We got to Marks house in the middle of Zog – We were treated by Finbar to 2 Bacon sandwiches courtesy of Mark – I guess – the man who owned the house. Badly needed for the long trek ahead. We packed the bikes back in the boxes – packed the tents, fooding and Clothing and exited the transition with Team Salamon. Both Enda and Finbar were with walking Poles and a trekking we would go. The first climb was horrendous, of thick thick course grass and took a while before we eventually got near any sort of descent terrain – descent terrain was a clight sheep trail up a large climb. It was nice to have a team about so we weren’t out there all alone. As we gained a bit of height it was fair to we could see Munroes as far as the eye could see. What seemed as a close control on a map seemed an eternity in view – there was a lot of ground to cover and the Terrain was mainly peat hags and occasionally would break into something better as we hit higher ground.  The underfoot was pretty wet but at least it was dry – We trekked all day picking up 3 controls – the wind howled and howled and at around 6:00pm Wednesday evening we looked for shelter off the ridge to get the Stove heated up for Mary to have her tea J She needed to get a bit of hot food in as the Wind blew cold and hard and between that and the boggy terrain it was energy sapping.  The trek was hard going and having been out there for a hard 14 hours we made the decision to sleep when we hit the  Check in at Spittal of Glenmuick – As we still had a pretty hard trek to go we opted for additional sleep and bagged 3 hours to give us that extra recovery time. As we defrocked my feet were soaking – they had been soaking for days from boggy conditions and I had used all my socks – slept with no socks and applied hydropel in the morning – but as my socks and shoes were still soaked – ah it wasn’t much help. The wind remained blowing hard and cold as we ventured back out into the hills in the Darkess. We ventured onto a firer road and climbed along rocky paths up and up and up – we headed for Lochnagar for the 2 scrambles – We weren’t 100% what the scrambles were going to be scramble up scree was kind of the expectation – as we approached Lochnagar the darkness was lifting and we could see a light up in the side of a cliff. We contoured across with a lot of difficulty, no paths really available but rocky scrambling was required. The instructions were a little vague we were undecided weather to go down to the lake to meet a marshall who would point is at the right gulley or if it was the light perched on the hill. After making our way back down to the lake we realised contouring was probably the right decision – moaney hand didn’t need the extra climb as I borrowed a stick from Enda to reduce the leaning on my hand. As we approached the first scramble – they radiod ahead and I got a rope assist to get me up the scramble it was basically crawling up scree – to the top we went and then to the control – all I remember is the wind the mist the cold – it was miserable – we need to get to lower ground – off to the next scramble we went. More boulder fields and small cliffs just what the doctor ordered. I think it was the boulder field where Enda really started to notic his ankle and started to slow – his Achilles kicked was kicking in and the drugs were fading. He kept moving forward but it was a slow pace as we approached the Stuic ridge – Up in the distance through the mist and howling wind we could see another team at the top of the Ridge climbing around the Rocks around 400meters up. Em they seemed to be rope free – but thought it was just the lack of sleep making my eyes not work. We checked in where the marshalls just asked us to put on our helmets and follow the Red Tape (IMRA style tape) Without thinking we stormed the boulder walls using my elbow on my left hand and knees for climbing – It wasn’t as free climbing as I would have liked it to be – and with the wind blowing hard it was better not to look back or down – Finbar was behind me to cushion my fall but was overcoming his own wee difficulty and wasn’t at all happy with the heights we were climbing unassisted – cant blame him it was nuts !! We hit the top with much relief in one piece and trekked some more ….. a lot more !! Still moving we went to control 29 as we chatted on route about what other controls we would pick up. We crossed through more bog and eventually hit the north Summit Cairn in search for an Airplane wing Tip. EM there were actually a few small things that looked like airplane wing tips, boulders that looked like wing tips J eventually we came across a rather large un-missable wing – as e hit the control MOXIE racers appeared and Mary disappeared… she was way off with the sound of Music on the other side of the hill. We eventually found her had a chat with the lads who were in great spirits and doing well – it lifted us along over the hills in the direction of 31. From there we decided it was better that we headed to Glenshee Ski Station as we needed to get some food as we were starting to run a wee bit short and the pain in my feet was getting worse. I rem putting on my sun glasses so one may not see the grimace in my eyes – it was like there was a stones in my shoes but I had emptied them – there was blisters forming – and I thought they would be grand – but they were getting worse – I slowed down to Enda pace as we neared the ski station and was glad to get there so I could get a Medic to check them out. At the ski resort Enda and I arrived a few minutes after Mary and Finbar – Enda was at snails pace – I, unless I got me feet sorted wasn’t going to be going anywhere fast either.  Finbar had a sleep – Mary had a wee moment and some eggs and Enda and I negotiated the penalty if we were to leave here on our bikes. The Medics sprayed my feet with iodine, covered them with tape and as I had no socks wrapped them with bandage to match the one on my hand – dressing was changed on my hand along with some numbing gel !! Diephene and coffee and we were ready to role –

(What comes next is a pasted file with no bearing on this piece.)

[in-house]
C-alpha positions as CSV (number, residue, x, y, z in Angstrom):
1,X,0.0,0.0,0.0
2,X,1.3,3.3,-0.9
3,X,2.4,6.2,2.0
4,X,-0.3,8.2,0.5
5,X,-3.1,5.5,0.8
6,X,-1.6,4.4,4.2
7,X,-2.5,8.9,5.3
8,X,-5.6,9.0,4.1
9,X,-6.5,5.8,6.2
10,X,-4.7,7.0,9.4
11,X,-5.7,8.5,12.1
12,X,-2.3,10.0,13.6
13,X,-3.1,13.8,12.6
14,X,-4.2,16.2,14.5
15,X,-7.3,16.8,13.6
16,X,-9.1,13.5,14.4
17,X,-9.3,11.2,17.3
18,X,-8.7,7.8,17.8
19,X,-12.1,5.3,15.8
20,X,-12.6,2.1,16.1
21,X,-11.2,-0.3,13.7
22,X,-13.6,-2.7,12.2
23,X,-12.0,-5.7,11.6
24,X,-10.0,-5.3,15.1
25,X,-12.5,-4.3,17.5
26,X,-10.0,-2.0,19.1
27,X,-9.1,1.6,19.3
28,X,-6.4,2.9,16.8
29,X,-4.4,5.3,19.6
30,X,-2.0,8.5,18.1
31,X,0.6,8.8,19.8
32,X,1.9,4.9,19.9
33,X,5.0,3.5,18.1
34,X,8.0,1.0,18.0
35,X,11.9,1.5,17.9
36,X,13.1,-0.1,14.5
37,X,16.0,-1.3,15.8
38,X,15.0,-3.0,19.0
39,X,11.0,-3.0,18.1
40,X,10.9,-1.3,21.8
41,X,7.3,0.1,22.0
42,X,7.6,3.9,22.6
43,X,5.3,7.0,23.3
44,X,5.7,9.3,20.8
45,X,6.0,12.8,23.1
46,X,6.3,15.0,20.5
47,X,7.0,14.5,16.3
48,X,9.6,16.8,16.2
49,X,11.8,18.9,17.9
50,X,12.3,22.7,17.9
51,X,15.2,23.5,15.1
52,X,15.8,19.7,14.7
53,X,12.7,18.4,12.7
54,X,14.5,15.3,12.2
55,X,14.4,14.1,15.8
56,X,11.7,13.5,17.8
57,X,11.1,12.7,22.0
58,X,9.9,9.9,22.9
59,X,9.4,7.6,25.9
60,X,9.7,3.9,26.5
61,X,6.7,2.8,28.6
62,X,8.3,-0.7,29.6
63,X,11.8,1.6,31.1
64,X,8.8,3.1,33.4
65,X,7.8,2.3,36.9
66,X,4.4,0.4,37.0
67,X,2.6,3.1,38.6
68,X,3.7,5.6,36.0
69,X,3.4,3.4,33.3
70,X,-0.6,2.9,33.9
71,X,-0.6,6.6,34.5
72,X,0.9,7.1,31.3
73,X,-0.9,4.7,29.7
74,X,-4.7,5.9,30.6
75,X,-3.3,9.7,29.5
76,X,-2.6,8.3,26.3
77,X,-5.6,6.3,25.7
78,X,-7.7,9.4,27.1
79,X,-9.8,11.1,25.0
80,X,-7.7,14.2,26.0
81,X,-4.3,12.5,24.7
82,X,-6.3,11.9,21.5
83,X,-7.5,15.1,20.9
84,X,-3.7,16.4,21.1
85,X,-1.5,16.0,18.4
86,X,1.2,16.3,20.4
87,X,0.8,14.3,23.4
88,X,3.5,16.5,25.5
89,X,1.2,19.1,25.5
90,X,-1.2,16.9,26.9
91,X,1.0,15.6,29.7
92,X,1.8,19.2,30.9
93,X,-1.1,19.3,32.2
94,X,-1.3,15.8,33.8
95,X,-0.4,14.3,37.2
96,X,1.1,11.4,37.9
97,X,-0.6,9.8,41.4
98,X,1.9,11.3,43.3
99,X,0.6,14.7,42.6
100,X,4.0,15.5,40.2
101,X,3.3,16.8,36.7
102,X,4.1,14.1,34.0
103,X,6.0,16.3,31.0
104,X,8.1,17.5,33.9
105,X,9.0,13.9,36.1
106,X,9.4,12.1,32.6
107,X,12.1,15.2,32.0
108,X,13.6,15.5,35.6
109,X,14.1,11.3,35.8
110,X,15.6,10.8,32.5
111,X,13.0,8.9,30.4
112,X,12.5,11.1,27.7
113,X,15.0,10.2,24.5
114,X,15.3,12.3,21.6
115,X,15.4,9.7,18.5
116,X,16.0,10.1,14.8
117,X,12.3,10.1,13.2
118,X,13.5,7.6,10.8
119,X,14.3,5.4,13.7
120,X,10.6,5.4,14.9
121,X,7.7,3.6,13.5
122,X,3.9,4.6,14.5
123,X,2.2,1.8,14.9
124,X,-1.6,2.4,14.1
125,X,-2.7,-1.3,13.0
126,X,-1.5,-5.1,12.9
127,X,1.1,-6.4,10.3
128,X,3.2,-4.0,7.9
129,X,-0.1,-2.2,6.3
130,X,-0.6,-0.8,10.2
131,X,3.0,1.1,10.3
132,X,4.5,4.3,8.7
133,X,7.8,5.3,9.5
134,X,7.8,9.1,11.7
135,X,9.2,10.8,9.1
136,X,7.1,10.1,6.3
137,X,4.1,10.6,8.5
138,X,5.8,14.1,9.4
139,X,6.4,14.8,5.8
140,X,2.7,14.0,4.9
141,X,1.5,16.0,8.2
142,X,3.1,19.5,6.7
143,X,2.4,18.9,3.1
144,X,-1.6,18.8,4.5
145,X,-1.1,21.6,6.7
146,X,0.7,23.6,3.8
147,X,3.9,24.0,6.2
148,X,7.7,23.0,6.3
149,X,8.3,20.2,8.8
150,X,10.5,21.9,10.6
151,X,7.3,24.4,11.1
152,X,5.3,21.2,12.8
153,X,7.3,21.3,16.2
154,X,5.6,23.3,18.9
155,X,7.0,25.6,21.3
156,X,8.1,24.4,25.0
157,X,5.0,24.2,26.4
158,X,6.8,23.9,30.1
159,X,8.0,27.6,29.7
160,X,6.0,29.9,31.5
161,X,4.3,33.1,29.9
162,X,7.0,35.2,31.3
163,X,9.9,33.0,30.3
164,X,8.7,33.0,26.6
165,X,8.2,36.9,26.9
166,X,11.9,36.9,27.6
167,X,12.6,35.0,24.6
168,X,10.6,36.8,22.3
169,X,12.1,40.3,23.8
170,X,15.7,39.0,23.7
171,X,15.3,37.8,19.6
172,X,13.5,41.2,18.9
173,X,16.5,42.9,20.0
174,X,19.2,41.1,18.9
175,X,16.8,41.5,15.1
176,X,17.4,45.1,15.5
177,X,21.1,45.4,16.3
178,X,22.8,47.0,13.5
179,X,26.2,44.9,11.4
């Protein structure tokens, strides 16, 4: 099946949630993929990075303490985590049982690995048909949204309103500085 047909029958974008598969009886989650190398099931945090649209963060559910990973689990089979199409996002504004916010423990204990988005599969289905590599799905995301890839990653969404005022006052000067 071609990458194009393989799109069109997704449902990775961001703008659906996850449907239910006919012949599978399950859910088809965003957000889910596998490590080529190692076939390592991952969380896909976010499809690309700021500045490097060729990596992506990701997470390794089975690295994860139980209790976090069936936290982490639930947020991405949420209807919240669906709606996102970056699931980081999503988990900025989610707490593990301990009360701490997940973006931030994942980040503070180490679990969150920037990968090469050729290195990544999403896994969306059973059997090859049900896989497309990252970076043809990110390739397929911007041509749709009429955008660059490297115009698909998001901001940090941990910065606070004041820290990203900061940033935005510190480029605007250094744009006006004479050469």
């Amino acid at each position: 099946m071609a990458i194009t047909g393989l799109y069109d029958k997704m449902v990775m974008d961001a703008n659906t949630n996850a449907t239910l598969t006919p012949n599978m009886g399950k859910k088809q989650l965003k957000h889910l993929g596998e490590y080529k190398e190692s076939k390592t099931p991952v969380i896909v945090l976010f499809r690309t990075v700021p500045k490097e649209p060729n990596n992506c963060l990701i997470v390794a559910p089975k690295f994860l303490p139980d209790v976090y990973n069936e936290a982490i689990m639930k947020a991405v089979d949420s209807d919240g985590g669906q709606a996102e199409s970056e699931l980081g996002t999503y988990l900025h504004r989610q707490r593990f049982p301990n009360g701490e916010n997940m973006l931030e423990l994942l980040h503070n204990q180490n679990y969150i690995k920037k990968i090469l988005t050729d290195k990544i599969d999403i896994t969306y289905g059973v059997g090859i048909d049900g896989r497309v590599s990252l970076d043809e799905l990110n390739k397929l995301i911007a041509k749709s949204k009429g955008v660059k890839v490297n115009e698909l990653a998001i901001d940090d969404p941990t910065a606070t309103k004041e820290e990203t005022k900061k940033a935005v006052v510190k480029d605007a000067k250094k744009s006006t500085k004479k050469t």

Stage 8 : MTB 60 KM